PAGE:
by The Other Katherine Harris
The Other Katherine Harris’s blog
Jan. 1, 2008
Next time the vampire of estate tax “reform” rises, threatening to drain us of billions to satisfy the three families in a thousand who have to pay any, here’s a chunk of garlic that might help drive it underground: A secondary market in large life insurance policies has developed — which means any coverage not needed to cover tax liability can be offloaded now. At a huge profit.
While I was researching something else this morning, a fortuitous path opened to this little-known fact. As detailed HERE, an 83-year-old widow recently sold a $20 million policy on which she’d so far paid about $1.7 million. Its cash surrender value would have been less than half a million, but an investor coughed up $4.3 million and almost surely won’t have to wait long to collect nearly five times as much.
Both buyer and seller made out like bandits in the deal — and imagine how this newly contrived marketplace will sizzle, if more estate tax cuts are enacted, too. We might as well make that “if” a “when”, as far as the firm behind the press release is concerned (specialists in bringing such parties together). The Ashton Group predicts Congress will raise exemptions and slash rates sufficiently for “billions of dollars’ worth of existing life insurance policies to be sold over the next several years.”
Obviously, as with all these devious schemes that financialize paper, only the filthy rich can play (unless mutual funds start buying into them). Also pretty obviously, life insurance companies will soon wise up and stop selling gargantuan policies based on old statistics that show five of every six life insurance policies lapse before any payout is due. They’re on the hook for all extant policies, though — and bound to raise everybody’s premiums. Depending on how badly they’re stung, we could get stuck with the tab for another bailout to benefit the ultra-wealthy, too.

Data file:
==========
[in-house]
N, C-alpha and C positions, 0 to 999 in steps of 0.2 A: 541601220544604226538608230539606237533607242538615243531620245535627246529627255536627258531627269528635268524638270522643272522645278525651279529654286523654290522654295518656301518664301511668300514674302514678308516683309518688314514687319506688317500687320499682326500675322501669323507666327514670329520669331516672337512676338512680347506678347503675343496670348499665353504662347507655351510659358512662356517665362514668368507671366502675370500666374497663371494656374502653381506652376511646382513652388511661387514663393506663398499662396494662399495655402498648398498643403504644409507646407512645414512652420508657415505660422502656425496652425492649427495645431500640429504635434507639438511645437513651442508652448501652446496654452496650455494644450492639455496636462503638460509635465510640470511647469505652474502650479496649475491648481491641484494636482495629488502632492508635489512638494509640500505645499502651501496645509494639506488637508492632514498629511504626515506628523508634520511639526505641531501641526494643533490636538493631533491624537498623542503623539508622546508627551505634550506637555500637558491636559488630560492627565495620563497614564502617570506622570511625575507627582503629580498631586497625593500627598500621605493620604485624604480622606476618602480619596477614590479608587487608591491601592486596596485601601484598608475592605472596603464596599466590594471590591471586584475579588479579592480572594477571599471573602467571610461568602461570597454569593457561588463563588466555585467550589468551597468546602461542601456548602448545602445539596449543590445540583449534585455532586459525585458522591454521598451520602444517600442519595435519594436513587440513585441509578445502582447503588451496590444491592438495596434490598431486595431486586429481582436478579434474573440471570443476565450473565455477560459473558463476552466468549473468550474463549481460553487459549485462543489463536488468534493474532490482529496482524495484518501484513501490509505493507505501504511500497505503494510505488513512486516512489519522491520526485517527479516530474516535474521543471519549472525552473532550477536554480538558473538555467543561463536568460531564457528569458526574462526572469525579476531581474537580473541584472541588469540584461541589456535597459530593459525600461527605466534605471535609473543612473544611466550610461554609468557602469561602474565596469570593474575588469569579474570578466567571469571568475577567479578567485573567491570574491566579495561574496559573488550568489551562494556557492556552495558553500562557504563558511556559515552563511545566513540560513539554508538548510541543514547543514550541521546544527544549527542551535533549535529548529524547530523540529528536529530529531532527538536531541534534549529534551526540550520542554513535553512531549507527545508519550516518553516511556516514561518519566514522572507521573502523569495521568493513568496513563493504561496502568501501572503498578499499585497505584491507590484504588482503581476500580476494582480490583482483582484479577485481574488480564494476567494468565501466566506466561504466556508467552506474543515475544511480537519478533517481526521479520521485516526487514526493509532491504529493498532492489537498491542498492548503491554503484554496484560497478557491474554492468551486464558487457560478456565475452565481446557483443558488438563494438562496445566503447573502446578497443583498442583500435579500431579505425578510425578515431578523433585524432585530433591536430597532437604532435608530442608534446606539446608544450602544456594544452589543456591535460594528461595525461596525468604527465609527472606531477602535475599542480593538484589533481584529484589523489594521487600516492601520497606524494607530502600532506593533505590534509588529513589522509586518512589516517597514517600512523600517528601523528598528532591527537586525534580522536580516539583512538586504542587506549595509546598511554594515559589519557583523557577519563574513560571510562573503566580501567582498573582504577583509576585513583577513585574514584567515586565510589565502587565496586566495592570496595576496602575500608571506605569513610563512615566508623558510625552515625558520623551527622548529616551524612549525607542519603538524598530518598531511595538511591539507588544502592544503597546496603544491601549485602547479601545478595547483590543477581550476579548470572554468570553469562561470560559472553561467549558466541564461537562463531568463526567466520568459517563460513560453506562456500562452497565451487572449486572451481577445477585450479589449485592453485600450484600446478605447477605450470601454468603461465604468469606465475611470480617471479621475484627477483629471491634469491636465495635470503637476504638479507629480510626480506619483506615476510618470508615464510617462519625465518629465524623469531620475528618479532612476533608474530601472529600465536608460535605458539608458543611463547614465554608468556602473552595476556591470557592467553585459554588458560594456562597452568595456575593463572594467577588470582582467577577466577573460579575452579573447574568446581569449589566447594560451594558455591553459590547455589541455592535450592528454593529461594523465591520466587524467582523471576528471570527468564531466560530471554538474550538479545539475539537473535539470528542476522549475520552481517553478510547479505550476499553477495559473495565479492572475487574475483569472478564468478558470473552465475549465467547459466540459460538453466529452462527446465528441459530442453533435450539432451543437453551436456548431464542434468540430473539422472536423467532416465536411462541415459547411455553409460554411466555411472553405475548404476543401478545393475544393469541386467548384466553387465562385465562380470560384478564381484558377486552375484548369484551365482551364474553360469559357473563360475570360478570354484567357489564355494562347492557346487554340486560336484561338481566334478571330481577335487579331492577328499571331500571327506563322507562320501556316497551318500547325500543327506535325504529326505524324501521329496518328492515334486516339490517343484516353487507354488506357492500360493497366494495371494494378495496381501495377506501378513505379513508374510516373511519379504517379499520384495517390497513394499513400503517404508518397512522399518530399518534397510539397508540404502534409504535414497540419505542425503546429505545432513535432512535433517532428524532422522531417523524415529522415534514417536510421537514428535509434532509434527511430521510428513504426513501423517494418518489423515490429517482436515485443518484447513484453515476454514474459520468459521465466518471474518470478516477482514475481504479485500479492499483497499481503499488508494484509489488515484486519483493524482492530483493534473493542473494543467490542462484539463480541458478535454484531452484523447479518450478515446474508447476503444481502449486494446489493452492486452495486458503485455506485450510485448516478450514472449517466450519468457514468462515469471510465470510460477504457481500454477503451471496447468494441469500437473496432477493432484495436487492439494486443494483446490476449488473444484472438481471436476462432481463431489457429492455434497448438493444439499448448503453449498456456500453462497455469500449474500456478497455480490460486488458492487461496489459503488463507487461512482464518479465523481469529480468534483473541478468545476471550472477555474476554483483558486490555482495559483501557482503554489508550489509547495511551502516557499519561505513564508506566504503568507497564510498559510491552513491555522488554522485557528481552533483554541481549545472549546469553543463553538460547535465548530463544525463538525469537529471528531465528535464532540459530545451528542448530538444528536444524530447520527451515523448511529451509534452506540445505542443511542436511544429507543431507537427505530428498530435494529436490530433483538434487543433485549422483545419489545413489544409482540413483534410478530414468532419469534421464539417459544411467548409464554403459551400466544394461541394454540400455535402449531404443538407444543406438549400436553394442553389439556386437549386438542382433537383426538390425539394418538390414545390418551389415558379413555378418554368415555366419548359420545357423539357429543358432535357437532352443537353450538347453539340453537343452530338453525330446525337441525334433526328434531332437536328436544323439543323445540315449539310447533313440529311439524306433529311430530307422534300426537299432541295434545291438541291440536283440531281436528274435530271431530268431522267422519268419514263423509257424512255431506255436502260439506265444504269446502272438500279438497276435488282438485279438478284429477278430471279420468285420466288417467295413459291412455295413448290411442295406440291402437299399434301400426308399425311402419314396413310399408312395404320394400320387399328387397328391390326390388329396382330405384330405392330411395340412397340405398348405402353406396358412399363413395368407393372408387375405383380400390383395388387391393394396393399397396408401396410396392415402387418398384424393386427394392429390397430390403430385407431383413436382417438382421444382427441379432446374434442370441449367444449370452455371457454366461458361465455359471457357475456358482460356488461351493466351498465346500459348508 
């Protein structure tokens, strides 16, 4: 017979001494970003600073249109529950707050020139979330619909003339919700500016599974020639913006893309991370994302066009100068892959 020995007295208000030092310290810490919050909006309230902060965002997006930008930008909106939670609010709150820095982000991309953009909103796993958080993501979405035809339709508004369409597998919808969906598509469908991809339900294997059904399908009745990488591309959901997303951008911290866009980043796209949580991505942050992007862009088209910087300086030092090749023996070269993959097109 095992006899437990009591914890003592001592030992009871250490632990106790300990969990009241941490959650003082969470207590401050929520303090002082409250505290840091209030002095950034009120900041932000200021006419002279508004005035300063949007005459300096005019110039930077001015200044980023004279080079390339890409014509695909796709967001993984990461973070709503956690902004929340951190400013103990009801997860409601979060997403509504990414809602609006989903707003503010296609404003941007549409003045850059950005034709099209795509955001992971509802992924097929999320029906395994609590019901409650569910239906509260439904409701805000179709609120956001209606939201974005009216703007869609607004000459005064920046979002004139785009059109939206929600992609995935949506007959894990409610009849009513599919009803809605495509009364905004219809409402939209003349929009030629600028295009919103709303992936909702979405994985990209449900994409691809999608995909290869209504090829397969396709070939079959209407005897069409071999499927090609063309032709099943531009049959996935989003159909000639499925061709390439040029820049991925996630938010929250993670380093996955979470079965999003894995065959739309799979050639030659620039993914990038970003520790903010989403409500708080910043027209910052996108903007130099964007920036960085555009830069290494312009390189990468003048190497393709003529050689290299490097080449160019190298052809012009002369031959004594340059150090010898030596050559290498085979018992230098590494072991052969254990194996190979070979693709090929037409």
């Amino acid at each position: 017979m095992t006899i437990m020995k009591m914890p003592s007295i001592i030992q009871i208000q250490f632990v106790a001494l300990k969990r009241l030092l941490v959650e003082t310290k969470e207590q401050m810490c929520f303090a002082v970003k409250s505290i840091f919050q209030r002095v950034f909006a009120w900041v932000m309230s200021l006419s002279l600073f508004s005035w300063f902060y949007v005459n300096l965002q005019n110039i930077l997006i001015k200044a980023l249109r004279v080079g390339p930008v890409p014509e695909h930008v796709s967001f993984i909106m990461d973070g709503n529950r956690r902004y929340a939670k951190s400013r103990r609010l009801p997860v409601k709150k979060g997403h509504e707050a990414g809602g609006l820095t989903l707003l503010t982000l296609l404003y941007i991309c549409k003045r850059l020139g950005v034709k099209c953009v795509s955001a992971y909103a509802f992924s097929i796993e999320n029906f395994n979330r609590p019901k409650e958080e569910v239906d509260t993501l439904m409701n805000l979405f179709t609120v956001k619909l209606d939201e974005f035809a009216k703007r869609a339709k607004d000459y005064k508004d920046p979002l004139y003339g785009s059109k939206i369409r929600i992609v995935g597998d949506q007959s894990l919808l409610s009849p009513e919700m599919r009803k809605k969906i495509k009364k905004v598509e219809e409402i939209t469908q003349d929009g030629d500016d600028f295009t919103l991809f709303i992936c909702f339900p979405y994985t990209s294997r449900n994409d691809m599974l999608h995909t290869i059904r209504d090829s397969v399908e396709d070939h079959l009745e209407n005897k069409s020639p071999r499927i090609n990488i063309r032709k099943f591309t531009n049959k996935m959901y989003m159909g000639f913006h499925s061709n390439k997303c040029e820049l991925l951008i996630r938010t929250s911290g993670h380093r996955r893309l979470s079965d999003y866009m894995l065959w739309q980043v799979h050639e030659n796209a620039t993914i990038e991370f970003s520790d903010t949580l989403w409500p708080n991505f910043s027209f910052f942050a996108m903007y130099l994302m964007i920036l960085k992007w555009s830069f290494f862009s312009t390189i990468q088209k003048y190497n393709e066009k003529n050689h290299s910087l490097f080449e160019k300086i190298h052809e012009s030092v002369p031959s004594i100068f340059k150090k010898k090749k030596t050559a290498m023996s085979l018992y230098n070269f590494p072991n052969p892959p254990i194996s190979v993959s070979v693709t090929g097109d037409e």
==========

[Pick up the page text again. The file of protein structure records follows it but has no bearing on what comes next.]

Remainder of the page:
Adds extra dimension to the cause of opposing estate tax reduction, doesn’t it?
There’s also the niggling notion that this ghoulish market could expand, as tapped-out folks formerly on the upper end of middle class look to their life insurance as a life-raft for coping with debt they can no longer bankrupt out of. Not a pretty picture. Except of course to the blood-suckers. What do you bet they’d be pleased to buy it, never mind the prospect of destitute kiddies and widows? Death is something investors can bank on a lot more securely than subprime mortgage payments, particularly if the seller is getting on in years or suffering health problems.